I have heard people say that boxing is too violent for them, a sentiment that never made sense to me until, on that Friday night, I experienced the same kind of revulsion. But it wasn’t the violence in the ring that made me feel this so much as the reaction of the spectators. When Marcum was knocked down in the third, the crowd roared, taking pleasure from the fact he could not get up and cheering as he started crawling about the ring like someone lost and deranged. It was a pitiful sight but no one seemed to care.
The referee ended the fight and a pop song—”Thunder” by Imagine Dragons—started up at deafening volume. I turned and gazed at all the dark shadows around me. Everyone, it seemed, was talking and laughing, the aisles suddenly full of people rushing out to get more beer. Two bald men in leather coats were laughing about something. A group of women in halter tops and tight jeans were dancing. Another young woman came dancing by me with her hands in the air as she sang along.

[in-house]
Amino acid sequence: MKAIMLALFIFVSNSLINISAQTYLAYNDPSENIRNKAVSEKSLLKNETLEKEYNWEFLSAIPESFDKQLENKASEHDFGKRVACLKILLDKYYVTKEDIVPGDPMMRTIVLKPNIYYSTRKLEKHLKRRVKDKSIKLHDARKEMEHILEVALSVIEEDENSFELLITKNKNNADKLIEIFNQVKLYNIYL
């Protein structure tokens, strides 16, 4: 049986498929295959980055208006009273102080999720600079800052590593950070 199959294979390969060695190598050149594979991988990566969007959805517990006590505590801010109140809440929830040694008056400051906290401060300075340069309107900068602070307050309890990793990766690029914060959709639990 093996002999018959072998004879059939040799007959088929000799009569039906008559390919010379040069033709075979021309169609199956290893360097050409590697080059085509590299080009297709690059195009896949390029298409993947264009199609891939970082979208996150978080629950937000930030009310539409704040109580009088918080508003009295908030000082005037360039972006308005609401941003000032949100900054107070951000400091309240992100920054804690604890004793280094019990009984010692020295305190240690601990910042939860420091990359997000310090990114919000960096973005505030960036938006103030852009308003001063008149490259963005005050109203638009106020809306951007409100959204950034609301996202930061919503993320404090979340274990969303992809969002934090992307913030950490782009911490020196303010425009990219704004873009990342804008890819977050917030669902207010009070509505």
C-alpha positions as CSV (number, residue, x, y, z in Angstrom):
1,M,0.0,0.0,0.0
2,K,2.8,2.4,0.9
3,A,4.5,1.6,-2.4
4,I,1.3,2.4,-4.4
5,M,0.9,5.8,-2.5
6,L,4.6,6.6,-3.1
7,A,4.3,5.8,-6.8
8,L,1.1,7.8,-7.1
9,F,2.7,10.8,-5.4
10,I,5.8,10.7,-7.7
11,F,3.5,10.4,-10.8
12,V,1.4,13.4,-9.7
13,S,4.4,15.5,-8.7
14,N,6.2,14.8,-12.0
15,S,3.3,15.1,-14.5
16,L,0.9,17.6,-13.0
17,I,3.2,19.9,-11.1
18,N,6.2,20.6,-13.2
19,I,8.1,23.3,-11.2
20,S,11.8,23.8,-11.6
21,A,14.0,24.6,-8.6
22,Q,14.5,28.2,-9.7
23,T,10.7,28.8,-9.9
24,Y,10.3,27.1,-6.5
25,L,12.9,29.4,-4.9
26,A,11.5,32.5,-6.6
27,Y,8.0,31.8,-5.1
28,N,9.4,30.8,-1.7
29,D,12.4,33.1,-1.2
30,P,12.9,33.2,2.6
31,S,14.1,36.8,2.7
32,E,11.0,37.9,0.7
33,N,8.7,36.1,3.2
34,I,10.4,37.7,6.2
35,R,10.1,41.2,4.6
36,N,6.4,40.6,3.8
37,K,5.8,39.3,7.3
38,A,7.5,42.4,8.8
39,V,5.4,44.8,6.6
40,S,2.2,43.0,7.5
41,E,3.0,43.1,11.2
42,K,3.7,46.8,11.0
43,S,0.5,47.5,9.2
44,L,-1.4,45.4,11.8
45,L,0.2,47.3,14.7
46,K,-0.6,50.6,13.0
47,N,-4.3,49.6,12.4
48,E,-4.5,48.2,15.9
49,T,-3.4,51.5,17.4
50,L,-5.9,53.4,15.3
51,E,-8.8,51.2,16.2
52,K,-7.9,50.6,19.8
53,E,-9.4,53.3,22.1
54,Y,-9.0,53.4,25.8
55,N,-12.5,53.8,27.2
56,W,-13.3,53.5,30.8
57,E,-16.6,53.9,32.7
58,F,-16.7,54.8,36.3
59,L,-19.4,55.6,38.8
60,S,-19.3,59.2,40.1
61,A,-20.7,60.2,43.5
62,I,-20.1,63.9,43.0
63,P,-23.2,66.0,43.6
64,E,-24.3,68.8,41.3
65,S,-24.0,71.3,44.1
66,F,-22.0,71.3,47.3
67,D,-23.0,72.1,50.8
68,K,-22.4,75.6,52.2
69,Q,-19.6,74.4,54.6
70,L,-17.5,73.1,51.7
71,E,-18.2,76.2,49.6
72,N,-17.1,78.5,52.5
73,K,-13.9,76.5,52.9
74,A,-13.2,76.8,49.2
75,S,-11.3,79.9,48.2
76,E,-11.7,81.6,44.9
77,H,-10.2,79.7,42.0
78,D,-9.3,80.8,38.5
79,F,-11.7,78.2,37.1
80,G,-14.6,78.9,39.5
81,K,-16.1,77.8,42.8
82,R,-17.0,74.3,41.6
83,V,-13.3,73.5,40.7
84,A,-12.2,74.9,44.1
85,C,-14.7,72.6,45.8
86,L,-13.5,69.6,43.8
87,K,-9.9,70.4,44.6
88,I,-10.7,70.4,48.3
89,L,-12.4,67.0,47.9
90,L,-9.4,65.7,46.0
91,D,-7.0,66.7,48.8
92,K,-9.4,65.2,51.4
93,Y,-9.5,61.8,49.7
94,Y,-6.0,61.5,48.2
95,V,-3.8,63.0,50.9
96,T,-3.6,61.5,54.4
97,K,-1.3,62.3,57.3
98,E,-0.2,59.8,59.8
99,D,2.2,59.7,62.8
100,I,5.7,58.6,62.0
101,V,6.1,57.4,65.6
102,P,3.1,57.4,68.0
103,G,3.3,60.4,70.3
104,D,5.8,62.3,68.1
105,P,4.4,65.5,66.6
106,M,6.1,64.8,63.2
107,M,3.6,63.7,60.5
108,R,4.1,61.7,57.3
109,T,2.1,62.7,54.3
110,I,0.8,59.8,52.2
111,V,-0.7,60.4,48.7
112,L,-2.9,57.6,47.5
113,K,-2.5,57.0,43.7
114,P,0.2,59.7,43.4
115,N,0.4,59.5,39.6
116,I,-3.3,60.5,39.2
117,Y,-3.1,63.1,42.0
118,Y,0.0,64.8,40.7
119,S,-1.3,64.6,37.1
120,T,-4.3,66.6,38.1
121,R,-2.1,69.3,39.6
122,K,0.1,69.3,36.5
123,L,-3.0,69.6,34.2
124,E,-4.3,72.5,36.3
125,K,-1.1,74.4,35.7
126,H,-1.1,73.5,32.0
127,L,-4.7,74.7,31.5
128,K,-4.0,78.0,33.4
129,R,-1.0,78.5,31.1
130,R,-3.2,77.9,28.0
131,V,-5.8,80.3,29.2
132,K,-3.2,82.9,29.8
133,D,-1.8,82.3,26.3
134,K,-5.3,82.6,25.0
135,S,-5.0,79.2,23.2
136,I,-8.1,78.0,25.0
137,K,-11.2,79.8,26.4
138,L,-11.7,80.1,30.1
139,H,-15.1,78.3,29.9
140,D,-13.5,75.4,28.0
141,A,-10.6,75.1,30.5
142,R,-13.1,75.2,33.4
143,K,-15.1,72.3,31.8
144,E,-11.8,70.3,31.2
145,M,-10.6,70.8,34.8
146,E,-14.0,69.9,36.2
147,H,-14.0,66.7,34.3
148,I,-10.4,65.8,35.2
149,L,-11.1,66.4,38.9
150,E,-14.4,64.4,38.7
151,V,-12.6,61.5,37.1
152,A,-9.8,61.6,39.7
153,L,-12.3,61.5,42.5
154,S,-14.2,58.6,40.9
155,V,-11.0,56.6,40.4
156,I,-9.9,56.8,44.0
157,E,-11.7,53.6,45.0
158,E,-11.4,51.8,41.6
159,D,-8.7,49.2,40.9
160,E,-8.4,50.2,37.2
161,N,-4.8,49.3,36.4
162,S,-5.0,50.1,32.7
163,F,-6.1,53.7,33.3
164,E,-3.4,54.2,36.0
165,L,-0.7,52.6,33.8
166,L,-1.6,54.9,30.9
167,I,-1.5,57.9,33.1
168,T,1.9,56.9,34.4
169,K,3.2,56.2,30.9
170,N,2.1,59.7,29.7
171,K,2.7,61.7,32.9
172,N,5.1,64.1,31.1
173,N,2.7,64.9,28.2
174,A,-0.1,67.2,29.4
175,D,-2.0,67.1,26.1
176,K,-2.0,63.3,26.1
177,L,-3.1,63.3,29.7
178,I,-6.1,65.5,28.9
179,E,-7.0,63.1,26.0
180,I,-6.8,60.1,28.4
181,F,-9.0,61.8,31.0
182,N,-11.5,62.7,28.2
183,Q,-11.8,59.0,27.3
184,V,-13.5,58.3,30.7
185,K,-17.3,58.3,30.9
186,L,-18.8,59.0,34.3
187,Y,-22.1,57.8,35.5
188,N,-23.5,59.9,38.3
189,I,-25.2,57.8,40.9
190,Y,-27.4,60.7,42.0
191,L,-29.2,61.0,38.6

By the time Quirk made it to the ring, a friend from the boxing gym had spotted me and invited me to join her and a few others in the stands. With them I watched Quirk’s opponent, Mikael Bosse, make his ring walk to the strains of Sam Cooke’s classic hit “A Change is Gonna Come.” The song is about a man rejected by his family when he goes to them for help. Ultimately, it has to do with the hope that can come after, and out of, desperation. It’s been too hard living, but I’m afraid to die, crooned Cooke in the second verse. Cause I don’t know what’s up there, beyond the sky.